Another important detail is the entrance to your aviary. You may want to use a pre-made, ready-to-hang door from a building supply store (even a shower door will do), or make your own. In most cases, double doors are recommended to prevent escapes.
Also make provisions for a shelter. Even if you put your birds outside on a nice day, weather conditions can change abruptly, in which case your birds may need protection from gusts of wind, rains or excessive heat. Make the last half or third of the flight enclosed. Do this by attaching solid hardwood, Plexiglas, shade cloth, or Filon corrugated plastic panels to the roof and two or three sides.
If you live in the northern half of the country and the birds will be in the aviary year-round, you need more than just a simple shelter such as an indoor-outdoor aviary. This is a screened-in flight completely closed-off during the winter months with an indoor part — an actual building — that has insulation in the walls and a heat lamp or other source of warmth.
Ward Off Intruders
A final consideration is deterring predators, which will vary depending on where you live. Raccoons and opossums pose dangers, and the latter of the two can carry Sarcocystis, which can be passed on to aviary birds. Snakes can do damage if they get into an aviary nest box and eat eggs. Cats might kill birds if they find a way into the aviary, but even if they just have access to the outside screens, they may leave behind bacteria in their saliva. Most mice and rats will not physically harm your birds, but they are a nuisance nonetheless.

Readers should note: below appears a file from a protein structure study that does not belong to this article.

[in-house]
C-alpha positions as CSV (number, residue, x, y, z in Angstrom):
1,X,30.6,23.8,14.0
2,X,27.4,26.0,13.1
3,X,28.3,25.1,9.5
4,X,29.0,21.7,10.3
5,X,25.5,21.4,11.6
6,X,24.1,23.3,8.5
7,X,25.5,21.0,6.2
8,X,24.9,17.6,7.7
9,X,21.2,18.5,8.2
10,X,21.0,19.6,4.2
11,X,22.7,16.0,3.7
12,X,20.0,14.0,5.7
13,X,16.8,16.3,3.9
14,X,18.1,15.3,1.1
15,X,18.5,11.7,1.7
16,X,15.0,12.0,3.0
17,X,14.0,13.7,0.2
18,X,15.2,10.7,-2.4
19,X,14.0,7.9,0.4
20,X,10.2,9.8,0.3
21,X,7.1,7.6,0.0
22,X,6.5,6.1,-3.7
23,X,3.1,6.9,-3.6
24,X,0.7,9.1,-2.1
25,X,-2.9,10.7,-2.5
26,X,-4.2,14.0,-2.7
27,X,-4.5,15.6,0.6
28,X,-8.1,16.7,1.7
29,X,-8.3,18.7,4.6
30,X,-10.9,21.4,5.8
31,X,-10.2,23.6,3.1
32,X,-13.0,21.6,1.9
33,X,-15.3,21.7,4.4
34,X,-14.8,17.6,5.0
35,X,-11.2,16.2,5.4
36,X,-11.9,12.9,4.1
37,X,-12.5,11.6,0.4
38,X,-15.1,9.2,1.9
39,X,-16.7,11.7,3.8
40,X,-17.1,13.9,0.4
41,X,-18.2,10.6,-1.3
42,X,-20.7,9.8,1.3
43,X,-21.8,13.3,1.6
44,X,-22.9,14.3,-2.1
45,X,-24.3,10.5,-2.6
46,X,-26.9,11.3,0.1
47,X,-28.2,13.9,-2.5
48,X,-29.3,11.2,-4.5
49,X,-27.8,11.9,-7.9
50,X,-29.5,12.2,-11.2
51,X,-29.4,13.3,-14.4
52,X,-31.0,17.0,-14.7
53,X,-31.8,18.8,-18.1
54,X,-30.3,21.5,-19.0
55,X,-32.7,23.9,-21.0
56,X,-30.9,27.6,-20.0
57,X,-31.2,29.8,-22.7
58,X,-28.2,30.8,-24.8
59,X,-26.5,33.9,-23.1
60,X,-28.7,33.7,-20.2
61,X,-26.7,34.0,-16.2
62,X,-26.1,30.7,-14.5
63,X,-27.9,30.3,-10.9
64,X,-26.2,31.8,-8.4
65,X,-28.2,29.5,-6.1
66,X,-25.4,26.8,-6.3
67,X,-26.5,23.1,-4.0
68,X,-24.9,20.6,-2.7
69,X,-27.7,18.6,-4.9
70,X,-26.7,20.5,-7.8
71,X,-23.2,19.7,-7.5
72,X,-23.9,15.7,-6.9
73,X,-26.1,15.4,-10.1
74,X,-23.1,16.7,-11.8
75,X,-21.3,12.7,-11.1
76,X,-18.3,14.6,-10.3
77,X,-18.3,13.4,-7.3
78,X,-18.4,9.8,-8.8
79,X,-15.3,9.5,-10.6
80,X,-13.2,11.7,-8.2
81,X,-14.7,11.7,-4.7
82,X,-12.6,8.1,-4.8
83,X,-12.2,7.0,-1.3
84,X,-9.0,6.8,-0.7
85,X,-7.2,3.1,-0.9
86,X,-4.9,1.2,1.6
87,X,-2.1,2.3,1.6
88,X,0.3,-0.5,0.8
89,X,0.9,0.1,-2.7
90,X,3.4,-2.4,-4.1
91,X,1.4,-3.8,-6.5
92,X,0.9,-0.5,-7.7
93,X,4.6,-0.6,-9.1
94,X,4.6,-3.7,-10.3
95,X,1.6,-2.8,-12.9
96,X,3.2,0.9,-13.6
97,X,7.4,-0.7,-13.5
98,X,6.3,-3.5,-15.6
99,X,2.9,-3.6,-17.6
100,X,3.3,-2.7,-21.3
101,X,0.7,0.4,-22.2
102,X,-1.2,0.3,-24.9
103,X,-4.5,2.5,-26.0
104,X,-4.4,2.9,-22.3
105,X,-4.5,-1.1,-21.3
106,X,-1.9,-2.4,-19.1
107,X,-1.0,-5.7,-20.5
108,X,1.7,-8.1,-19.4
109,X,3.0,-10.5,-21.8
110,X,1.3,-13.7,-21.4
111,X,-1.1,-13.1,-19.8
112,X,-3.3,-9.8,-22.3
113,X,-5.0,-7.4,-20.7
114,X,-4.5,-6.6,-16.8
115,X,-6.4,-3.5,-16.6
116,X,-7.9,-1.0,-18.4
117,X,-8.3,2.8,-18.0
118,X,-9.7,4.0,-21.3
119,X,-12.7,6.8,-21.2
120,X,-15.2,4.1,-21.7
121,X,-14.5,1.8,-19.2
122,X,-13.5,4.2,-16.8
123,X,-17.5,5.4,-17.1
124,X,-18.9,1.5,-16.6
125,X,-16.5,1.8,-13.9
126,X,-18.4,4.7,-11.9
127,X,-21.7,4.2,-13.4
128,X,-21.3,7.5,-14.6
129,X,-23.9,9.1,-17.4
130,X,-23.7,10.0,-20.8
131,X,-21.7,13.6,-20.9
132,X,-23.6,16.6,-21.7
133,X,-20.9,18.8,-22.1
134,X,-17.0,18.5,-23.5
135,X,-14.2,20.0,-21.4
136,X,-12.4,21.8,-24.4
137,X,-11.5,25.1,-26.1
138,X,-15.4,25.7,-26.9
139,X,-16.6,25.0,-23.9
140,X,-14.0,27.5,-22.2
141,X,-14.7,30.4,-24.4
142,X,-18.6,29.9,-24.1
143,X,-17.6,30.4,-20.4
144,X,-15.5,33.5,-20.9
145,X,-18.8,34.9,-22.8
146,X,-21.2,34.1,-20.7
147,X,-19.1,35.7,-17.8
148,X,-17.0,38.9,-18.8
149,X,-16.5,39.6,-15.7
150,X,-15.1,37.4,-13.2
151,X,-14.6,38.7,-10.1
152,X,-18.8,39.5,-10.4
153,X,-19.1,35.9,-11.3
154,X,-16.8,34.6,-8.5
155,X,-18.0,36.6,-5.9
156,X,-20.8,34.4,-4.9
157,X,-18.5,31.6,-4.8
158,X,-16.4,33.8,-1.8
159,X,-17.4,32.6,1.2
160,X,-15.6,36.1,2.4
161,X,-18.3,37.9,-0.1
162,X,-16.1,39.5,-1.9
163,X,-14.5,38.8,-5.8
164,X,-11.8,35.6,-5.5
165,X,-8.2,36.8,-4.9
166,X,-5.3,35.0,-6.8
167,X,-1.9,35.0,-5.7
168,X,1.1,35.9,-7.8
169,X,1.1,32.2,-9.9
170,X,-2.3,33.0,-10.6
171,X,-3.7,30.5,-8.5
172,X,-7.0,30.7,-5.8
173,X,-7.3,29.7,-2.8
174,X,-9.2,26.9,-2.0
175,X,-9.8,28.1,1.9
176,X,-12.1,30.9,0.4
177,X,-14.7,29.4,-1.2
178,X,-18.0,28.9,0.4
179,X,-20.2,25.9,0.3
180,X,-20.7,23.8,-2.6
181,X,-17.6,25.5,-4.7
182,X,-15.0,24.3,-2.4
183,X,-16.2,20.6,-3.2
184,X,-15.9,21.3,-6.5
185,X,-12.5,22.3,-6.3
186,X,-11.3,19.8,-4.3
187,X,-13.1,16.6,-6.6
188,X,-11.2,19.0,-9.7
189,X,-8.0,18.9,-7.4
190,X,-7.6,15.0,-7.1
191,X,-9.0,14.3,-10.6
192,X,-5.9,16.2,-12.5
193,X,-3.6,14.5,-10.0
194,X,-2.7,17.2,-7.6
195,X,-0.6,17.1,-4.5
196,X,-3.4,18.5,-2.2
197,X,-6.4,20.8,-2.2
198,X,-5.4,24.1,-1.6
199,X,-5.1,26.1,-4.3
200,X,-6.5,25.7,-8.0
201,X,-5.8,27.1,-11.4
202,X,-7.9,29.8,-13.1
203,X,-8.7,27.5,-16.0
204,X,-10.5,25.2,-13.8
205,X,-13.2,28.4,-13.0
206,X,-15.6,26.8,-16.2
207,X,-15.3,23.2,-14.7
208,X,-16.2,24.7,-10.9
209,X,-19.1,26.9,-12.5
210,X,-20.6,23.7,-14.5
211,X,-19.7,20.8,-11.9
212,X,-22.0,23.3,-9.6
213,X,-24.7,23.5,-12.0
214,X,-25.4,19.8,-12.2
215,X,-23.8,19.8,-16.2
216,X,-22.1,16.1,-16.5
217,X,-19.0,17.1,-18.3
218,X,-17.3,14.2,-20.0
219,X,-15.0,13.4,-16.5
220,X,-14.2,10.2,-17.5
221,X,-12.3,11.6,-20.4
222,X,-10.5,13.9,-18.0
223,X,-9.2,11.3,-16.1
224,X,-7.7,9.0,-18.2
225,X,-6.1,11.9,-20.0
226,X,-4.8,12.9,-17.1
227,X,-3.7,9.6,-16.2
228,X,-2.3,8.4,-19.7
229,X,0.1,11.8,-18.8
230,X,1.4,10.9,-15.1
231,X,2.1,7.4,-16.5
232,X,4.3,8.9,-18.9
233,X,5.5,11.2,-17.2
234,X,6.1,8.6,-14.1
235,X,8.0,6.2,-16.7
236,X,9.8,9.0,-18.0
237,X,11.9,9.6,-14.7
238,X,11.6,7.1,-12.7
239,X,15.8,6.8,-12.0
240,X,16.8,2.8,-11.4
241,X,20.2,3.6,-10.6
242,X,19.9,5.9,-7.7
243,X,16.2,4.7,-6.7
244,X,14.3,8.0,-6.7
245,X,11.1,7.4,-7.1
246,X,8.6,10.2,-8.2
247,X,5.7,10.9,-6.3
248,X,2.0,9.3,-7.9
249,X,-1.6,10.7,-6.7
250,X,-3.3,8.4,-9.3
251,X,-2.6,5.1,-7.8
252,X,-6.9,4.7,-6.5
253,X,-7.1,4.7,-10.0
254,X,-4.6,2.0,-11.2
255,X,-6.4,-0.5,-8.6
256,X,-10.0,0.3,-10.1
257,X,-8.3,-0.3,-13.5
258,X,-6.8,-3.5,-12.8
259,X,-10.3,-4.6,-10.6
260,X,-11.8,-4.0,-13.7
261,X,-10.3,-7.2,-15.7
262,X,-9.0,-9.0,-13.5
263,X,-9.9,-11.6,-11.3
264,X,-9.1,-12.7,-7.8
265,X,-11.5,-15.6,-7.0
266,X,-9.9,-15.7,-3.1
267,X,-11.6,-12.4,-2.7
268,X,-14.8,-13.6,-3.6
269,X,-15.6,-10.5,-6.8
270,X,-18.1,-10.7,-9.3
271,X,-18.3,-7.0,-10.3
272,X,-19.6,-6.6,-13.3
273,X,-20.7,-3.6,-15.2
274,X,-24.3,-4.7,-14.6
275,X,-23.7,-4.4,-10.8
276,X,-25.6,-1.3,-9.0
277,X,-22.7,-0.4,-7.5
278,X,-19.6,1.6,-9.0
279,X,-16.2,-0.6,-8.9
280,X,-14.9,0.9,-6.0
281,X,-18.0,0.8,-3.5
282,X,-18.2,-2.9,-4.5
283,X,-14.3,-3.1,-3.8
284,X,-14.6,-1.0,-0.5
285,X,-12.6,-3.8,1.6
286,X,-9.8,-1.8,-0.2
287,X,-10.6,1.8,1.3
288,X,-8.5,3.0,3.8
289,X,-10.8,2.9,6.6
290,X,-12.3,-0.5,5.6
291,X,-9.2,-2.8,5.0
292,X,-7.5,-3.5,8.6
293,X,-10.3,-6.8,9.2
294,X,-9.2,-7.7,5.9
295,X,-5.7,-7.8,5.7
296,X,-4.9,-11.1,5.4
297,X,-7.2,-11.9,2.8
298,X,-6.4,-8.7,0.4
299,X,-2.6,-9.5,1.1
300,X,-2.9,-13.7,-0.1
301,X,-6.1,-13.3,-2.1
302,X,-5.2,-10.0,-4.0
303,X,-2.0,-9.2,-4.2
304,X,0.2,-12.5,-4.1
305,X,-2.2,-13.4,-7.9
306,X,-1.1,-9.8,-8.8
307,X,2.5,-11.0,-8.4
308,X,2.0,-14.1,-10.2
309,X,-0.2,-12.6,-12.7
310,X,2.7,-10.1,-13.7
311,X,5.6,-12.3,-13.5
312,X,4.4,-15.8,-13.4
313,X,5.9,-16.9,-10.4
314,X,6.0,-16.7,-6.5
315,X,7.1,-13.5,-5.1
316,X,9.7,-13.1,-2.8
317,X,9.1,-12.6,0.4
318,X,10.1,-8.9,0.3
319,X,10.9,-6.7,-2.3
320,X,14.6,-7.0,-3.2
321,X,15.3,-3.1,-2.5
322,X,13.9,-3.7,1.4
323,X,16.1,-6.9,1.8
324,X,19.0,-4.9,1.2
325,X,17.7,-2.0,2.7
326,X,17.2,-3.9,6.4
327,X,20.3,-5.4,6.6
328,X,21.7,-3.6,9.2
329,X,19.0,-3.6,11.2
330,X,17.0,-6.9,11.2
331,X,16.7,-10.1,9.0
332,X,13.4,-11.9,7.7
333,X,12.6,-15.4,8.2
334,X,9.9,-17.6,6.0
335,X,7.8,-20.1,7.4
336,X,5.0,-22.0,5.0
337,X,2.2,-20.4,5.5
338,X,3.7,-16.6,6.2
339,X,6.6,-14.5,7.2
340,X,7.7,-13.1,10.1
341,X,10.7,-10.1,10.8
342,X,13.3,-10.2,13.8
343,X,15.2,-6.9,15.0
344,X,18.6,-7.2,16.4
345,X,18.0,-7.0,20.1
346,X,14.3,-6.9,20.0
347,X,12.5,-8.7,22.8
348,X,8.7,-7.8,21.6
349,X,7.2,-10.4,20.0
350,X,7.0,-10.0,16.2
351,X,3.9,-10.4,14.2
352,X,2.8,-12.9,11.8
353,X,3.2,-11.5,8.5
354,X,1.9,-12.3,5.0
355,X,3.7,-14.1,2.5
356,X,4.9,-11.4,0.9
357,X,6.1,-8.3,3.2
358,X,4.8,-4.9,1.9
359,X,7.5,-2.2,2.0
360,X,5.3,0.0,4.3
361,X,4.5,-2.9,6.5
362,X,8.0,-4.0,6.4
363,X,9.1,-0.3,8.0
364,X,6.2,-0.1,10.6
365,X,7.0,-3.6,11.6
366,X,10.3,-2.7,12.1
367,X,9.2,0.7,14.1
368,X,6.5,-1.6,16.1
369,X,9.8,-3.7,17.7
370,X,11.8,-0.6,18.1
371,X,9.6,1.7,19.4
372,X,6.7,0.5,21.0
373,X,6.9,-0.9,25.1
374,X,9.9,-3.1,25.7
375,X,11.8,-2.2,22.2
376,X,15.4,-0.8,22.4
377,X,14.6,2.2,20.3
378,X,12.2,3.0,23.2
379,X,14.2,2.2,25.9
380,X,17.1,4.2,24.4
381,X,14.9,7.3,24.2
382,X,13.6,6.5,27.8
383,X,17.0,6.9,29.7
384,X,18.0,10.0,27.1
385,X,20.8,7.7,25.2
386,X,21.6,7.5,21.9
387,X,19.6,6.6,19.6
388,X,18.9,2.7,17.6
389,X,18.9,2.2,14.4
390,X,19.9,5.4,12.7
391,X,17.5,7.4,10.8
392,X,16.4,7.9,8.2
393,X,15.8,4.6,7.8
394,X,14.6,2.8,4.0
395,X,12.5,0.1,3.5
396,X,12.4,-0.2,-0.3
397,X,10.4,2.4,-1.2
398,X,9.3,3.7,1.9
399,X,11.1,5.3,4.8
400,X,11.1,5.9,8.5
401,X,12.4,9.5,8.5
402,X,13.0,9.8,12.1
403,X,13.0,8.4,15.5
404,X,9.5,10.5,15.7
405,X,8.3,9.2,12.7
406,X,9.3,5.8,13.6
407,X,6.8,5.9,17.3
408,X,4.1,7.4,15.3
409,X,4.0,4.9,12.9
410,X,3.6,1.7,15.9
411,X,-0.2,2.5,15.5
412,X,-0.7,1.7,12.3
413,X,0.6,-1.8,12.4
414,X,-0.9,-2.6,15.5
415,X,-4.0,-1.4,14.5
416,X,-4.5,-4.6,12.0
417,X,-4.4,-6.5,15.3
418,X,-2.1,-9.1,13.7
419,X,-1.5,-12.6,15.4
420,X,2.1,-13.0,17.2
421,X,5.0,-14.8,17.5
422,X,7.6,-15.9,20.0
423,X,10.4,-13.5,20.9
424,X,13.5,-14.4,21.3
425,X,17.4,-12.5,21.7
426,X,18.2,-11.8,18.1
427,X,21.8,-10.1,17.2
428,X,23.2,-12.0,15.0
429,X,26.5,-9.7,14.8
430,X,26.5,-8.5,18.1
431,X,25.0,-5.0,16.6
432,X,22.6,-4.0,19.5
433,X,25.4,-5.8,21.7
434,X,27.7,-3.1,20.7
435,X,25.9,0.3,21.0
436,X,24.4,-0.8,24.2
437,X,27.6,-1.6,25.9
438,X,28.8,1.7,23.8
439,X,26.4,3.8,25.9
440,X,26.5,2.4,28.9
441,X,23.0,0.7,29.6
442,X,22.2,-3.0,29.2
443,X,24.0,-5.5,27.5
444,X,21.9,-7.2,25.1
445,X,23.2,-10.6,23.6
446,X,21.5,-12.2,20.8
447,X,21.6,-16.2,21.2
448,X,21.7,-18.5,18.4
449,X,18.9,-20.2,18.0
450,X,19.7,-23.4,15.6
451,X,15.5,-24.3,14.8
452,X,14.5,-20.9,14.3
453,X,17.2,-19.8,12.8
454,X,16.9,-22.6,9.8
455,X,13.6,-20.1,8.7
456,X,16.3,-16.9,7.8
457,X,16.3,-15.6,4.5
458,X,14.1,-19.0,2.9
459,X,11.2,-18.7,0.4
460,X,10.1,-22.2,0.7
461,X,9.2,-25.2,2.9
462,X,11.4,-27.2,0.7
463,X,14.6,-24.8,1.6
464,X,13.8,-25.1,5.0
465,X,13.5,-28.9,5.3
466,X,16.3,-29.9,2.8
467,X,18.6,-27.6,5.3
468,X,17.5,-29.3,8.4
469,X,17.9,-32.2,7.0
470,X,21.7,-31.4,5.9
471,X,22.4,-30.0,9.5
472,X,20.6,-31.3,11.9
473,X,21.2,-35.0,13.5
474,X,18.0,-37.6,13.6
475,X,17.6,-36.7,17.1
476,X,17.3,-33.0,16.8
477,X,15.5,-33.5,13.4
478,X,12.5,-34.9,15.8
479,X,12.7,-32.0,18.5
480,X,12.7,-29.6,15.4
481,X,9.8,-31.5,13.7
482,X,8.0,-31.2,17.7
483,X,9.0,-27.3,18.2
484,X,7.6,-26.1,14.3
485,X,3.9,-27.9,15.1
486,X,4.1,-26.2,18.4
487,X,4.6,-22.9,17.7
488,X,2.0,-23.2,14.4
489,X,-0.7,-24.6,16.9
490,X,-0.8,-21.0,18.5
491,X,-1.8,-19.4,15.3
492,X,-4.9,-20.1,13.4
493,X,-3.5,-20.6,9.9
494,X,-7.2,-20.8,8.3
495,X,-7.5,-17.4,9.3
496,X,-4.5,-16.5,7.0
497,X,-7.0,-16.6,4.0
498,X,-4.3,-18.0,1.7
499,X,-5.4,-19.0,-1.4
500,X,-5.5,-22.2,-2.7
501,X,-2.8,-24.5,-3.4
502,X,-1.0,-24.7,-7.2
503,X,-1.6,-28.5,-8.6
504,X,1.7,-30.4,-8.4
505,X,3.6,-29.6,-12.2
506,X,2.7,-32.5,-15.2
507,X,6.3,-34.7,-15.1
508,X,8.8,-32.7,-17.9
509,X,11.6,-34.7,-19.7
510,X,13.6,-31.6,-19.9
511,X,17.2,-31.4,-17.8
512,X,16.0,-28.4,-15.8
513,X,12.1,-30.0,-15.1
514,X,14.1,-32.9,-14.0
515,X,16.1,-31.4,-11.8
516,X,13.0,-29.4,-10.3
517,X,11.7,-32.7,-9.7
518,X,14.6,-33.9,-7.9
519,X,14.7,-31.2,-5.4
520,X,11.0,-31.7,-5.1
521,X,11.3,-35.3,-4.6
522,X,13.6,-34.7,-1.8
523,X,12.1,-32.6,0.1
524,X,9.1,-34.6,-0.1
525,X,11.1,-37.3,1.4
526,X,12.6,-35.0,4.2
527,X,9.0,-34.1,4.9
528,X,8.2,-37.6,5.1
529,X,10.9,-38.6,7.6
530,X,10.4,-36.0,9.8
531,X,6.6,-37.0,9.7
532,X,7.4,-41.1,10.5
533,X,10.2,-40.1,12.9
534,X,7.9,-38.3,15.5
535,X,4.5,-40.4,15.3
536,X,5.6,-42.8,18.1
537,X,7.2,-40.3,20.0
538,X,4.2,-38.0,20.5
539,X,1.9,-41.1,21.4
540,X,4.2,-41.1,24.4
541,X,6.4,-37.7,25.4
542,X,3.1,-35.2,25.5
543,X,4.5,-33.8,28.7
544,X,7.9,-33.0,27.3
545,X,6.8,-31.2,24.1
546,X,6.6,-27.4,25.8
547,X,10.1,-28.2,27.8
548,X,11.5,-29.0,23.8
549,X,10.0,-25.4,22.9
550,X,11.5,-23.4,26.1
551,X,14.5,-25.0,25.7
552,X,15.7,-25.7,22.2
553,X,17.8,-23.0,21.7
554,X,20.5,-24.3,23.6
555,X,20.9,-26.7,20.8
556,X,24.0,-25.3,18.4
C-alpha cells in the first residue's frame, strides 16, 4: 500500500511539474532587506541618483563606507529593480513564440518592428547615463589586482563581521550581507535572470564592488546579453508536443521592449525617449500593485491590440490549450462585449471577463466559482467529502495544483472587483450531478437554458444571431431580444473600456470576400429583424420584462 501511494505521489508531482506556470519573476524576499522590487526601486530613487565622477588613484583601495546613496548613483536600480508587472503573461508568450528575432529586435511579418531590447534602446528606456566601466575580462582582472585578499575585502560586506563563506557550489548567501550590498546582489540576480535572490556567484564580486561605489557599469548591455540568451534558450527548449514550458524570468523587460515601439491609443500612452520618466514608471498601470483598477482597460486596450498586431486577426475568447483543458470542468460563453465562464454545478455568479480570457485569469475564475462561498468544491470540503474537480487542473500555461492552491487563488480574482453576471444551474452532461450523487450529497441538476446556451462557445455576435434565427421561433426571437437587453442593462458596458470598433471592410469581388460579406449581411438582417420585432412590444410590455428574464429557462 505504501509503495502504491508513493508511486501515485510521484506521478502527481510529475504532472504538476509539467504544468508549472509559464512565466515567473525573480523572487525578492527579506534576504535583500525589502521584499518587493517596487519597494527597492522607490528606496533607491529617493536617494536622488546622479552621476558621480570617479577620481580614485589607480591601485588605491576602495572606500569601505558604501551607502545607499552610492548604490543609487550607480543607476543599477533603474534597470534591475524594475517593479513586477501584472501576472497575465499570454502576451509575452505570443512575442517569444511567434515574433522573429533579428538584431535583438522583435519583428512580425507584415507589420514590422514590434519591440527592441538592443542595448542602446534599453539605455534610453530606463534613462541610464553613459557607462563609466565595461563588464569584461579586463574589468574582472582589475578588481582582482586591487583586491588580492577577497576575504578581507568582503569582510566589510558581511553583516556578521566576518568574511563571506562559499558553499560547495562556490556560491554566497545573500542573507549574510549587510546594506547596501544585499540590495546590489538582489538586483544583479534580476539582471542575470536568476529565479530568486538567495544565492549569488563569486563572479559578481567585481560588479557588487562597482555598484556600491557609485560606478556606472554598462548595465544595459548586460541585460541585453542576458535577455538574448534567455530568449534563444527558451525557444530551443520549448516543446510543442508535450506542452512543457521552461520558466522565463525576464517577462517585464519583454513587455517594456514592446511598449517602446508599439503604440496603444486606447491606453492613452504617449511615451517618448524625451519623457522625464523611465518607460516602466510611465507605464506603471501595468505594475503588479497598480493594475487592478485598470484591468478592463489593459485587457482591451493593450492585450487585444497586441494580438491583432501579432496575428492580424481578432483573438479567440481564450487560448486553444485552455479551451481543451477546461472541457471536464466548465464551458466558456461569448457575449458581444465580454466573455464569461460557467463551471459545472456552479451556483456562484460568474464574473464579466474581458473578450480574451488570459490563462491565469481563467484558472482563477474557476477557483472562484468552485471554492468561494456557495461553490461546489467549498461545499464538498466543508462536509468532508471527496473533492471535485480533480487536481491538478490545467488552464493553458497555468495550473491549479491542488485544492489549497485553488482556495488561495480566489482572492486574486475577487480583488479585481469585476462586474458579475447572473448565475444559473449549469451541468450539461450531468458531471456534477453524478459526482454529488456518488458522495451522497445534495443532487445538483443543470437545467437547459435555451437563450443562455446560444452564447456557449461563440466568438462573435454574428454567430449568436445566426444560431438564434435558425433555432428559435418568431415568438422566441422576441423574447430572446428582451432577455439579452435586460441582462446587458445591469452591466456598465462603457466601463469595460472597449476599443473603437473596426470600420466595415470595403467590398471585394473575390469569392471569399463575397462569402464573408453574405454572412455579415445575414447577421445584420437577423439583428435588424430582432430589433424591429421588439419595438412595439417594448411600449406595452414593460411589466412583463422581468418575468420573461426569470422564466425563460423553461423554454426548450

A ½- by ½-inch wire will prevent raccoons, opossums, rats and cats from getting through. If snakes and mice are a concern, ¼- by ¼-inch wire on the bottom half of each of the four sides and ½-inch wire for the top half will help. Additionally, building your aviary on a concrete foundation will help keep out the mice and snakes.
Double wire will keep the critters from getting to the birds when they land on the outside wire. This is especially important on the roof of the aviary, but also on the sides; a raccoon will have a harder time reaching a pet bird if it has to get through two levels of wire fencing.
“Make sure the perches do not come right up to the wire so that the raccoons cannot get at a sleeping bird,” warned longtime aviculturist Katy McElroy. “Our perches are all suspended by metal strapping from the tops of the flights so that the wooden perches don’t actually touch the sides of the flight.”
Prevent predators from digging under the aviary by digging down about 6 inches around the perimeter of the flight, and instilling wire down to the bottom. Install a burglar alarm, automated lights, gates and consider getting a watch dog to protect your property from human intruders.
Once you’re finished and you see how happy your feathered friends are in their new hang-out, you’ll see that all the time, effort and money you’ve put into the aviary has been worth it.
Time to Acclimate
Birds need time to adjust to being outside, so put them in outdoor play areas or flights for short periods of time at first. Bring them back inside the house before it gets dark. For those residing in the Midwest or Northeast, aviculturist Katy McElroy suggests putting your parrot outside in his flight for just a couple hours starting at the end of April or early May, then increase the time outside every day up until mid-Fall. As the days start cooling down, begin shortening the time again.
Give your pet bird time to get used to its new surroundings. In most cases, pet birds learn to love their outdoor “home away from home” in very short order.
Posted by: Chewy Editorial
Featured Image: Ingram Publishing/ThinkStock